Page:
Despite the growing awareness of net zero, many UK businesses have not yet got to grips with it. An August 2022 survey of decision-makers at some of the UK’s largest companies found that over half had set net zero targets, but without necessarily having a strategy to back it up. For UK businesses of all sizes, the proportion with a net zero strategy could be as low as 29%. But engaging with net zero is no longer an optional extra. There are solid business reasons to develop a net zero strategy today.
As of April 2022, it is mandatory for all large companies and financial institutions to produce reporting in line with the recommendations of the Task Force on Climate-Related Financial Disclosures (TCFD). This means considering key areas of business decision-making (governance, strategy, risk management and metrics) in terms of how they relate to the climate.
A key part of TFCD reporting is to consider the business in the context of net zero targets for the industry as a whole and the UK’s overall target of net zero by 2050. This means having a transition plan for how your company will play its part in the decarbonisation of its sector.
The Energy Savings Opportunity Scheme (ESOS) will be changing in Phase 4 to include mandatory net zero assessments. We have explained why these changes are so significant for the scheme: it will be the first time any government has mandated private business to develop a net zero plan. This is all part of a shift in the focus of ESOS, away from gently encouraging businesses to seize energy-saving opportunities and towards requiring them to take their climate impact seriously.
SDR (coming soon)
The forthcoming Sustainability Disclosure Requirements will require businesses to report on their broader environmental impact as well as the climate. We don’t yet know if a net zero plan will be mandatory for this, but the SDR will definitely require businesses to show what steps they are taking to improve their environmental sustainability.
One of the reasons why government has brought in stricter rules on climate reporting is because investors want this kind of reassurance. The Institutional Investors Group on Climate Change (IIGCC) has repeatedly called for businesses to strengthen their climate strategy and for a regulatory environment that encourages this. In the past they have called for science-based targets to be adopted more widely and for executive remuneration to be linked to company action on emissions.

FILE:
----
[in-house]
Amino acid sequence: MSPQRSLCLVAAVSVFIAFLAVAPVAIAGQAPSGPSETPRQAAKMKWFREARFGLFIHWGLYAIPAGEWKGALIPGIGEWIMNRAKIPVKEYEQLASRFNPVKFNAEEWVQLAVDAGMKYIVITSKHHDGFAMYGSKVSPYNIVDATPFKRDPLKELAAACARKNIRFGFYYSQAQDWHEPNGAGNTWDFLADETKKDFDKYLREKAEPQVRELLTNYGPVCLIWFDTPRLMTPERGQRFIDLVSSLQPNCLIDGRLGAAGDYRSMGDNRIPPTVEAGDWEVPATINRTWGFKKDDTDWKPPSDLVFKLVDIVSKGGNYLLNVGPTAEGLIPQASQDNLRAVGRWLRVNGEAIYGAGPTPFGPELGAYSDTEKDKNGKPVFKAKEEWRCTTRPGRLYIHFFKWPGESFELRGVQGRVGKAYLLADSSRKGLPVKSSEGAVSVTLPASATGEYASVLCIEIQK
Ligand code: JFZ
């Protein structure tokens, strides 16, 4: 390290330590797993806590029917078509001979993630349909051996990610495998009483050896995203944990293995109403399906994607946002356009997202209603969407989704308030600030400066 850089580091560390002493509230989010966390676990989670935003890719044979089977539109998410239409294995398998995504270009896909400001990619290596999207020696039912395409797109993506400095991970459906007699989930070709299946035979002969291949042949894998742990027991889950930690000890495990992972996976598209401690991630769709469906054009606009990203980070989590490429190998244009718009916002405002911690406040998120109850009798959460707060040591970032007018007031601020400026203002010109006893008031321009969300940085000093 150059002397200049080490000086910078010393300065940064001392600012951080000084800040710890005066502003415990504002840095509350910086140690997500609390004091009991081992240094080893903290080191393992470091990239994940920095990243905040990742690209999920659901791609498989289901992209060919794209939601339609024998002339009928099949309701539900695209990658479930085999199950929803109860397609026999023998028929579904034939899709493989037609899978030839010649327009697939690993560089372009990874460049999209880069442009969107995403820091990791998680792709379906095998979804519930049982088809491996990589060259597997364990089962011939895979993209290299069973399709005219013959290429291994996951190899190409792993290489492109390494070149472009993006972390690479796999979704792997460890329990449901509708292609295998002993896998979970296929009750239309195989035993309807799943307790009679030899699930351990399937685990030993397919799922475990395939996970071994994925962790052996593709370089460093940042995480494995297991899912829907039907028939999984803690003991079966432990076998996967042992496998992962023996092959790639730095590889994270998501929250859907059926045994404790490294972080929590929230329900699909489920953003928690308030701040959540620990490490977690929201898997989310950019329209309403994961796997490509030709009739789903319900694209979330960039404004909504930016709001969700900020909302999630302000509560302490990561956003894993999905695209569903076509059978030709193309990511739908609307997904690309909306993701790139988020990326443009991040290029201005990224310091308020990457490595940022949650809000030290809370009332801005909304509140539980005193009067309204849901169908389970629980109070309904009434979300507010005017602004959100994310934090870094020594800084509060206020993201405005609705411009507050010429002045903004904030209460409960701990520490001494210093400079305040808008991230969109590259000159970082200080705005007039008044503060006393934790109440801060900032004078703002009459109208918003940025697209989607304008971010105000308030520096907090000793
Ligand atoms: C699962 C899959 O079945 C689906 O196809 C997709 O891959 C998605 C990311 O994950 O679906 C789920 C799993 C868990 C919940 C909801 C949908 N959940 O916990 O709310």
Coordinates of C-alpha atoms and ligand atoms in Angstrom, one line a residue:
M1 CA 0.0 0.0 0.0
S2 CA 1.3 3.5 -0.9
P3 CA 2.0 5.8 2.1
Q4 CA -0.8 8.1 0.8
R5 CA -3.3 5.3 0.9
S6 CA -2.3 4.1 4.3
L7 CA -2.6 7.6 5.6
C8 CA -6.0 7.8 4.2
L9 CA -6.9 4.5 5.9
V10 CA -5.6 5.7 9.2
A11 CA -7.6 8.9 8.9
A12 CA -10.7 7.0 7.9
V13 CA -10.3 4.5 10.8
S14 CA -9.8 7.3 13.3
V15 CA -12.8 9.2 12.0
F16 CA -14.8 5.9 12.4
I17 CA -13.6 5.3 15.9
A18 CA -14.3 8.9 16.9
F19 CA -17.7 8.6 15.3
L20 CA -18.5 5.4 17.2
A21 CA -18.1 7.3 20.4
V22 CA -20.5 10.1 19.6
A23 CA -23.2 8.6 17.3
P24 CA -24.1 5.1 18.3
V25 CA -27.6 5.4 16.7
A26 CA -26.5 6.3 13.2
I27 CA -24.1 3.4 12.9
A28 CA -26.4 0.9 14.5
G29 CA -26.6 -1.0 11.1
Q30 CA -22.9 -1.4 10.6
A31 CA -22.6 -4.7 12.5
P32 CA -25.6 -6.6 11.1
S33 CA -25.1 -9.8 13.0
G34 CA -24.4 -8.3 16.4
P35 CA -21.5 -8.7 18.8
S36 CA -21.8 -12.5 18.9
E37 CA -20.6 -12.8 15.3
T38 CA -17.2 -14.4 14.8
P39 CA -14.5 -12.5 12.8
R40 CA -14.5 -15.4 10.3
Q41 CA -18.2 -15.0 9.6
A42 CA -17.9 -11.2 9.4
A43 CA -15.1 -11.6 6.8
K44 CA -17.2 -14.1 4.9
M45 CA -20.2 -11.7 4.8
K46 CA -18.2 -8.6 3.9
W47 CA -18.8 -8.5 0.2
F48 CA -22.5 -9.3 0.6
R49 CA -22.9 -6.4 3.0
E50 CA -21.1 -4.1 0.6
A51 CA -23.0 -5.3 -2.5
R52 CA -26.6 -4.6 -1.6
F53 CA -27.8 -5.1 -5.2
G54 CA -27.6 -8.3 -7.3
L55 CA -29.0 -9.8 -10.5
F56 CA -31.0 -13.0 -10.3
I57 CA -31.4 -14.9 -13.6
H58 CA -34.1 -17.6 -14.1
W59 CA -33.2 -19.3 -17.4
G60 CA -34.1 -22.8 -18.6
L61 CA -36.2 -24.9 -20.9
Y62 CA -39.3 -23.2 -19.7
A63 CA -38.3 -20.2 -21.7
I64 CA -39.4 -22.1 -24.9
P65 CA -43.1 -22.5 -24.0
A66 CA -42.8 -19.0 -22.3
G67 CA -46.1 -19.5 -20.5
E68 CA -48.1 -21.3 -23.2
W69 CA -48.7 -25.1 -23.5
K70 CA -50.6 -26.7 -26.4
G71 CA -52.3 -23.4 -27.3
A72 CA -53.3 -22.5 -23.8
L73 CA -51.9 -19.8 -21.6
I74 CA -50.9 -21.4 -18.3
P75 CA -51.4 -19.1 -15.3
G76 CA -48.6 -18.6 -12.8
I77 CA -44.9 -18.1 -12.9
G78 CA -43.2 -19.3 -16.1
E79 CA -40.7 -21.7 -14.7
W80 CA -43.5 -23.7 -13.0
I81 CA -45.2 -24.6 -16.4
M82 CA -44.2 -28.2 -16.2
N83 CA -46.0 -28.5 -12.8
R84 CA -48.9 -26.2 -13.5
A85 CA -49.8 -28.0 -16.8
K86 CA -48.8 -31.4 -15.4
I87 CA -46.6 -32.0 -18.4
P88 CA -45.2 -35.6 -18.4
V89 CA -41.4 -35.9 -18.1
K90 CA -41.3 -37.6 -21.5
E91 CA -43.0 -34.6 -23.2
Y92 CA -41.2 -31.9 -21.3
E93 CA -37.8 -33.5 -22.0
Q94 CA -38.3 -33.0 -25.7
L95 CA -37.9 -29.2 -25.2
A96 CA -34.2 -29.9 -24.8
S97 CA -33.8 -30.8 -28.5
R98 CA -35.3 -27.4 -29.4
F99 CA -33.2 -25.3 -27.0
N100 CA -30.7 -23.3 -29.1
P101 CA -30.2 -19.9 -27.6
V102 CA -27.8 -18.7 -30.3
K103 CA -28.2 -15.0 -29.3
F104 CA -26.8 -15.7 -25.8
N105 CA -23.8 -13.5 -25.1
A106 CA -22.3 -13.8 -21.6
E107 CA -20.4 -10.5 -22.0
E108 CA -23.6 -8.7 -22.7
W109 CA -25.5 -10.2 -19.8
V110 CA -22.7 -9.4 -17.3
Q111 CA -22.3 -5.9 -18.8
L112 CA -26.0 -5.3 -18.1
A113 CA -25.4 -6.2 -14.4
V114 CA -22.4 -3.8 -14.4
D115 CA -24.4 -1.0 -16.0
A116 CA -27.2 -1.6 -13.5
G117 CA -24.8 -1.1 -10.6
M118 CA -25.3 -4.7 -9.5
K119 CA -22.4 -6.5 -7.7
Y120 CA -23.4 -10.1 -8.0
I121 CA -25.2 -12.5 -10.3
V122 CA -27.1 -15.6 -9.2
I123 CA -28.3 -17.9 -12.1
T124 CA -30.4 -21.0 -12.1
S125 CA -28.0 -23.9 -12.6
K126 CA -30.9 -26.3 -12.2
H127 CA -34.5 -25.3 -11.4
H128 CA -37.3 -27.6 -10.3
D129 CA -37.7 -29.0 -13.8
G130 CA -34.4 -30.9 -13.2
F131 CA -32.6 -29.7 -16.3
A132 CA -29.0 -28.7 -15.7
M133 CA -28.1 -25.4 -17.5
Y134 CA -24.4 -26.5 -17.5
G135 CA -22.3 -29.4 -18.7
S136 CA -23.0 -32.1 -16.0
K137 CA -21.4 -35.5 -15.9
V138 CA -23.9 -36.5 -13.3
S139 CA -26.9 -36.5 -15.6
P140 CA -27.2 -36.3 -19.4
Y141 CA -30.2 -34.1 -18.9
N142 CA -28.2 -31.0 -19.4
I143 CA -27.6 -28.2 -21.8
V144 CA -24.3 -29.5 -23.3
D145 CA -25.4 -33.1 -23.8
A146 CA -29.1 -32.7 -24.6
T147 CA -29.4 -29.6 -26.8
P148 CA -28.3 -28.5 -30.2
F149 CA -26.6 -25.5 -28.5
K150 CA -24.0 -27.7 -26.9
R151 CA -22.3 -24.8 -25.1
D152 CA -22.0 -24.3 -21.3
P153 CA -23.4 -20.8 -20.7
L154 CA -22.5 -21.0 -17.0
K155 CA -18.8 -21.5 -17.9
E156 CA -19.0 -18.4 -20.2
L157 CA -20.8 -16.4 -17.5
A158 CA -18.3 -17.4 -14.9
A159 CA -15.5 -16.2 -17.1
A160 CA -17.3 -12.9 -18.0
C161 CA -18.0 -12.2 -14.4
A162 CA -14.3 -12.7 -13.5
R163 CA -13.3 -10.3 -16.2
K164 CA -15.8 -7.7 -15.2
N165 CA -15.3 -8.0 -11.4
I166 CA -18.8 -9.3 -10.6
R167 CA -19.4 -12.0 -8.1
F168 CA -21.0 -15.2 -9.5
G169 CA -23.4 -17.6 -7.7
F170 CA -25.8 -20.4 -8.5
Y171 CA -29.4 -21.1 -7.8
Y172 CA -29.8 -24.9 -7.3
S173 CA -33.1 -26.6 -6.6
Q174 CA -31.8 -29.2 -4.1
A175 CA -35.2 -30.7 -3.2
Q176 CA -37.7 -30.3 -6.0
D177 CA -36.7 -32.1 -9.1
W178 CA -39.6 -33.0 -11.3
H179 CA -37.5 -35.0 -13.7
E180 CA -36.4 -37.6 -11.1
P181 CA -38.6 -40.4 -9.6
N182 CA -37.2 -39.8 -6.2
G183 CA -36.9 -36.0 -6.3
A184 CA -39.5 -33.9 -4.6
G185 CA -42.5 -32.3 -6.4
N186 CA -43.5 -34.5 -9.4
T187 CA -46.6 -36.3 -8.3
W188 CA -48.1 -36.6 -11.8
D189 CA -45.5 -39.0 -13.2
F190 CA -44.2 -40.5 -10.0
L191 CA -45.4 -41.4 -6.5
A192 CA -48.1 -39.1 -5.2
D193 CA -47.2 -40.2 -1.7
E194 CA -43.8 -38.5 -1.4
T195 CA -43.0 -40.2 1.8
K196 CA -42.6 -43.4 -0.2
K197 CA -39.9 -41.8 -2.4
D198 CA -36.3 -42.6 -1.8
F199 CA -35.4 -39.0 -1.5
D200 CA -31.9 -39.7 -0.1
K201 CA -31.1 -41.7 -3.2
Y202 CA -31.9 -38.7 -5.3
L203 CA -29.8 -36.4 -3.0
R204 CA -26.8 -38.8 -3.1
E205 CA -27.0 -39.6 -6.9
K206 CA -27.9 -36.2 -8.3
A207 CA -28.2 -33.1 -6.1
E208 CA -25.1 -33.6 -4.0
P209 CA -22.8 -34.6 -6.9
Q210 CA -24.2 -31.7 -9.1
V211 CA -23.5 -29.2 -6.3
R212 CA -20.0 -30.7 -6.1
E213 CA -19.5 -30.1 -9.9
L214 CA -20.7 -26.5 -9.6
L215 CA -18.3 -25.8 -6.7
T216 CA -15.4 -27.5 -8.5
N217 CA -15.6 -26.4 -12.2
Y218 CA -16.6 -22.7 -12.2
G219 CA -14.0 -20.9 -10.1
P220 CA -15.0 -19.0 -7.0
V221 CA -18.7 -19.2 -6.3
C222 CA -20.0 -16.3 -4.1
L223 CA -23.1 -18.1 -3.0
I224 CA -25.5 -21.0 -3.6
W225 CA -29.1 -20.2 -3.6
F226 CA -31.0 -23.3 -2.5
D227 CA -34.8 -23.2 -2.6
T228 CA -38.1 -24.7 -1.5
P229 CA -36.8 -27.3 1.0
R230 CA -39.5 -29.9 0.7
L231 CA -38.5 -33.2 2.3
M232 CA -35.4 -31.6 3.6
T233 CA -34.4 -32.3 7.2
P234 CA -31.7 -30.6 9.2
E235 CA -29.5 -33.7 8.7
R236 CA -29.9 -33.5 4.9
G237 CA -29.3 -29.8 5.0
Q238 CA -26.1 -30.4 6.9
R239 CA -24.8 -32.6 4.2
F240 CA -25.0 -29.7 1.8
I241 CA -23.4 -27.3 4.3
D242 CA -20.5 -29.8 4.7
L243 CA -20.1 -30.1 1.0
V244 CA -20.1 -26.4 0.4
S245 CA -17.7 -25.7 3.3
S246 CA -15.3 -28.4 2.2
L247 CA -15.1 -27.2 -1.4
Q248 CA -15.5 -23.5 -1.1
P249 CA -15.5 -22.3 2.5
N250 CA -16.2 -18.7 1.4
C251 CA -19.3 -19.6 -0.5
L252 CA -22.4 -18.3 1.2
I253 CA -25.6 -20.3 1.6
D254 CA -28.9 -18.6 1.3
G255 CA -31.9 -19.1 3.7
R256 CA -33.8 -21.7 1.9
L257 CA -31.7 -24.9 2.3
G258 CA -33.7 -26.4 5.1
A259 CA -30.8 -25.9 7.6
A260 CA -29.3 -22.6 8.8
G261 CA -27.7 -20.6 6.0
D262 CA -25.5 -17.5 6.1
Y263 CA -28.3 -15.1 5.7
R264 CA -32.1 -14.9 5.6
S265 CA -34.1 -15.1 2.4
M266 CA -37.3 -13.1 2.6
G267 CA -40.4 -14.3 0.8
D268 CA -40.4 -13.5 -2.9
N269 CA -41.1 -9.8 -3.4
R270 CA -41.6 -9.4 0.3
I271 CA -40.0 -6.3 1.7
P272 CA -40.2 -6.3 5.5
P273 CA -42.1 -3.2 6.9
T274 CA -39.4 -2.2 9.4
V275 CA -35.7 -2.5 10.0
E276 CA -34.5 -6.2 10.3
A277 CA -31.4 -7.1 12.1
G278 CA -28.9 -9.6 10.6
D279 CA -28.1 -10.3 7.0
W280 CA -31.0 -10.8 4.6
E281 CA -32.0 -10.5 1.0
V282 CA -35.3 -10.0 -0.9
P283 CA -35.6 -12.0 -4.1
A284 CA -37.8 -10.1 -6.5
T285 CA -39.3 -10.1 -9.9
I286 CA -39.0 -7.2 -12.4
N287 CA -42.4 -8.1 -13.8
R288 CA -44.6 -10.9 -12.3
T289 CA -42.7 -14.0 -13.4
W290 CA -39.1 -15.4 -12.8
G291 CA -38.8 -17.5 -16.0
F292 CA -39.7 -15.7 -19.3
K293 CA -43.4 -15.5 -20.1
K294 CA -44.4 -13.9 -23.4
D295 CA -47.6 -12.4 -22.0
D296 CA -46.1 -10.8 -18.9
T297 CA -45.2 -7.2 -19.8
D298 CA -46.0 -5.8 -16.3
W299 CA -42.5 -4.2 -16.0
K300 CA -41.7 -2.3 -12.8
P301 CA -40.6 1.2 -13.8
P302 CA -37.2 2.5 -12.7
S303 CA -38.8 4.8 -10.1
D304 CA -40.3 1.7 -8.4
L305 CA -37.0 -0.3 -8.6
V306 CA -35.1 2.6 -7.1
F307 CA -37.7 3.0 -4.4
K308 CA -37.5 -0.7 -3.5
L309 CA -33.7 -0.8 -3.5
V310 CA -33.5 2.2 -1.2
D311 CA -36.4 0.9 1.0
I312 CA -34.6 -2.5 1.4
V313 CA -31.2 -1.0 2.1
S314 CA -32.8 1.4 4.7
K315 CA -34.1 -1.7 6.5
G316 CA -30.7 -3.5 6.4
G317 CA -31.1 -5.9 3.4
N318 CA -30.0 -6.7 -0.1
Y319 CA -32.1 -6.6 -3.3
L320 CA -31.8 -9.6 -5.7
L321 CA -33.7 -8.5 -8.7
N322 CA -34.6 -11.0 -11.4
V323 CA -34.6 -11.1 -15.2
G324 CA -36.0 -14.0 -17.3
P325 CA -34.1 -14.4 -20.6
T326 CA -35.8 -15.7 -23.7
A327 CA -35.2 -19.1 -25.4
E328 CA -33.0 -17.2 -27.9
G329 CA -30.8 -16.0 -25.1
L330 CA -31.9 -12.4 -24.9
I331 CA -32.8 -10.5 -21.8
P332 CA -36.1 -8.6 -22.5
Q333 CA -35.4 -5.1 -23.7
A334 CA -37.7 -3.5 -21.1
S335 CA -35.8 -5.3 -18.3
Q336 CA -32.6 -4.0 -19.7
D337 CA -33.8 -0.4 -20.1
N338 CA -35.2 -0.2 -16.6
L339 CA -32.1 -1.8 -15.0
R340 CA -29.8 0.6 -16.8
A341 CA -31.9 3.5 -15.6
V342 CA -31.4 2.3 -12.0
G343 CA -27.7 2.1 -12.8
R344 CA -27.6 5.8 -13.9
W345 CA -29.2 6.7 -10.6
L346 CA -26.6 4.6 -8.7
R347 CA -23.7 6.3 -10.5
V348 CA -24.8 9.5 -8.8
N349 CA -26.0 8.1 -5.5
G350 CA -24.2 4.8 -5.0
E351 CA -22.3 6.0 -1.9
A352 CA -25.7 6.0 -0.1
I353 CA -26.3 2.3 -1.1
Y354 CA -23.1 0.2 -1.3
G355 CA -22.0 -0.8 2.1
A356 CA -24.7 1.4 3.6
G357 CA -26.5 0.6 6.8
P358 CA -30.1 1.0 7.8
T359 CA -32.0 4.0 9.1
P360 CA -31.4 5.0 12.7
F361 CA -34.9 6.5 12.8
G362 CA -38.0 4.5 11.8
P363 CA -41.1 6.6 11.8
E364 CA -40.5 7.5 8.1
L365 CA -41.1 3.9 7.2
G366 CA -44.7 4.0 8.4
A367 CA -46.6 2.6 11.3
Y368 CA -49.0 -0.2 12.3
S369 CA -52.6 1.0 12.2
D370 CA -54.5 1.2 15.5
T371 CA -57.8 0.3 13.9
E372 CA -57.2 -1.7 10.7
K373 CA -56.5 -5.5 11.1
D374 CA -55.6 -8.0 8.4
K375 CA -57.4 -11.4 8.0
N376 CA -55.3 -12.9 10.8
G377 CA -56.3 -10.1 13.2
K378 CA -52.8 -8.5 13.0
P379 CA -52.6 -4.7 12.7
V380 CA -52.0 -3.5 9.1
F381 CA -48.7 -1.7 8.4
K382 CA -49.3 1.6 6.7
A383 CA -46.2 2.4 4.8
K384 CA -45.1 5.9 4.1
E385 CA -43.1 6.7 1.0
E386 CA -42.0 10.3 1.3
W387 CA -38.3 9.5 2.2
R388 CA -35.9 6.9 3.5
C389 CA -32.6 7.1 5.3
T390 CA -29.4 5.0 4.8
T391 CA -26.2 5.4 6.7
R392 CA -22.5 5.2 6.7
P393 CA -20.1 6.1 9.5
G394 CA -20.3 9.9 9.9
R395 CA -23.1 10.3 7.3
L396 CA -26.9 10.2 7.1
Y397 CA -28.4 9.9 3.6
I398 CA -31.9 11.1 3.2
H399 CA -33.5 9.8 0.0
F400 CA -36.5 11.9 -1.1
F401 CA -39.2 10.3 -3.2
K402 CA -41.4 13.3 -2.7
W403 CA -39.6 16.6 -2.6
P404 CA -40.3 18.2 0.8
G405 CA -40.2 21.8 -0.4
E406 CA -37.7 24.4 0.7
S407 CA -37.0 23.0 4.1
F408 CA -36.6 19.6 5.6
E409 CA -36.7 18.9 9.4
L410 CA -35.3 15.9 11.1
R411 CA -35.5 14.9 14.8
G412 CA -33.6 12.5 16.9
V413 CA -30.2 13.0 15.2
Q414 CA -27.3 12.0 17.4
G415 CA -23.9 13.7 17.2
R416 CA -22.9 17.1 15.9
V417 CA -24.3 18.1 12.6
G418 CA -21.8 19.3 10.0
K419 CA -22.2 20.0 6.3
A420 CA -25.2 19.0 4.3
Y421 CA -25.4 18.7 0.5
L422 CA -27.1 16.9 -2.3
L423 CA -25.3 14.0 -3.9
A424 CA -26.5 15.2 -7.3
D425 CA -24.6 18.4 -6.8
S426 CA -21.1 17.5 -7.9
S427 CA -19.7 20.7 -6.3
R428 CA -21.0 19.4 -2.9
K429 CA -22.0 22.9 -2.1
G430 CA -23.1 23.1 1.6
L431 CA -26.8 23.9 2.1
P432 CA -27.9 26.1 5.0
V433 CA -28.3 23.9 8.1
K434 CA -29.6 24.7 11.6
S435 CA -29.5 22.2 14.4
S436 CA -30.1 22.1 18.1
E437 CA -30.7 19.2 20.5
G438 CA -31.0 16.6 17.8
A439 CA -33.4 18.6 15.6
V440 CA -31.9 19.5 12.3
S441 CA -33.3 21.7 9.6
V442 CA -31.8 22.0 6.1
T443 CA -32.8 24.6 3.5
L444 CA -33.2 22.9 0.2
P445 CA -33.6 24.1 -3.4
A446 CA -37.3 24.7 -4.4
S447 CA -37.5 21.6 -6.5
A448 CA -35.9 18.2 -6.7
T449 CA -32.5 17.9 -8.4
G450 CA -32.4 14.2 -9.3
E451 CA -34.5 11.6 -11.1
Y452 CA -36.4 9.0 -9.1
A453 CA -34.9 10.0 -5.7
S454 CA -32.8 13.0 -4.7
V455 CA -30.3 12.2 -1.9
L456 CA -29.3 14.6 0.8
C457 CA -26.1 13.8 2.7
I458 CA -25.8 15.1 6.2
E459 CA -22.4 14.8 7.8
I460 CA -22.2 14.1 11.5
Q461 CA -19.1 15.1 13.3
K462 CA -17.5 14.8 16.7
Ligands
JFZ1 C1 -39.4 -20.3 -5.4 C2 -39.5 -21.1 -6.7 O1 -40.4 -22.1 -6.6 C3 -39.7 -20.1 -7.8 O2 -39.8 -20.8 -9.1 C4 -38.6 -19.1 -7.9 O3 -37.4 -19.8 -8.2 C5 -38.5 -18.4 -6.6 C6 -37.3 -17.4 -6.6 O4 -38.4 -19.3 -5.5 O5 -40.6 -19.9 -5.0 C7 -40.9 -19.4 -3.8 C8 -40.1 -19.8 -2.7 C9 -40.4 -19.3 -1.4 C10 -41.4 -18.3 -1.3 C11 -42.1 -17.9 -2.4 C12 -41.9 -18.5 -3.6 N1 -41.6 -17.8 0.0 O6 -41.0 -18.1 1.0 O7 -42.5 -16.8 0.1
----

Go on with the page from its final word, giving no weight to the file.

In September 2022 the IIGCC launched a global statement urging governments to, among other things, strengthen climate disclosures across the financial system. At the time of writing, the statement has been co-signed by 532 investors, between them representing USD $39 trillion (roughly GBP £35 trillion) of assets. The market signal could not be clearer: investors have the money to spend on businesses with a credible net zero plan.
The risks of a warming world
One of the reasons behind mandatory TCFD reporting is that it forces businesses to consider how they will operate in a warming world. The government needs UK businesses to plan for different scenarios to avoid another financial crash – and individual businesses need to do this kind of planning to avoid going to the wall.
Climate change can affect many aspects of a company’s operations, whether that means a heatwave affecting workforce productivity or flooding disrupting transport logistics. Businesses need to model how they would operate in a world on different warming pathways, from 1.5°C to 4°C and beyond. This does not strictly come under the category of net zero planning, but it is a serious credibility problem if you plan for the risks of climate change while failing to do anything to slow the rate of warming.
As the number of businesses making net zero plans reaches critical mass, this is affecting other businesses too. A credible net zero strategy means taking into account Scope 3 emissions; that is, emissions generated by other organisations connected to your business. This could include suppliers, transport services, waste disposal – literally anything where the activity is done for your business but not by your business.
For most businesses, they account for around nine-tenths of emissions. But of course, one company’s Scope 3 emissions are another company’s Scope 1 or 2 emissions. As businesses work on Scope 3 in service of their own net zero goals, they will inevitably be having conversations with other businesses in their value chain about their own emissions and targets. This can be a positive experience, strengthening working relationships. But failing to engage with net zero means that other businesses could see the relationship more as a liability than an asset – and make different choices about who to work with in future.
There are many reasons why ignoring net zero is no longer an option. The direction of travel for regulations is to get more stringent with time, making it a compliance risk not to get a grip on your company’s emissions. Perhaps just as importantly, the attitudes of investors, customers and the wider business community are changing too. This means opening your business up to reputational risk if you do not have a robust net zero strategy. Failing to have a net zero plan in place will soon mean taking unacceptable risks with your overall business strategy.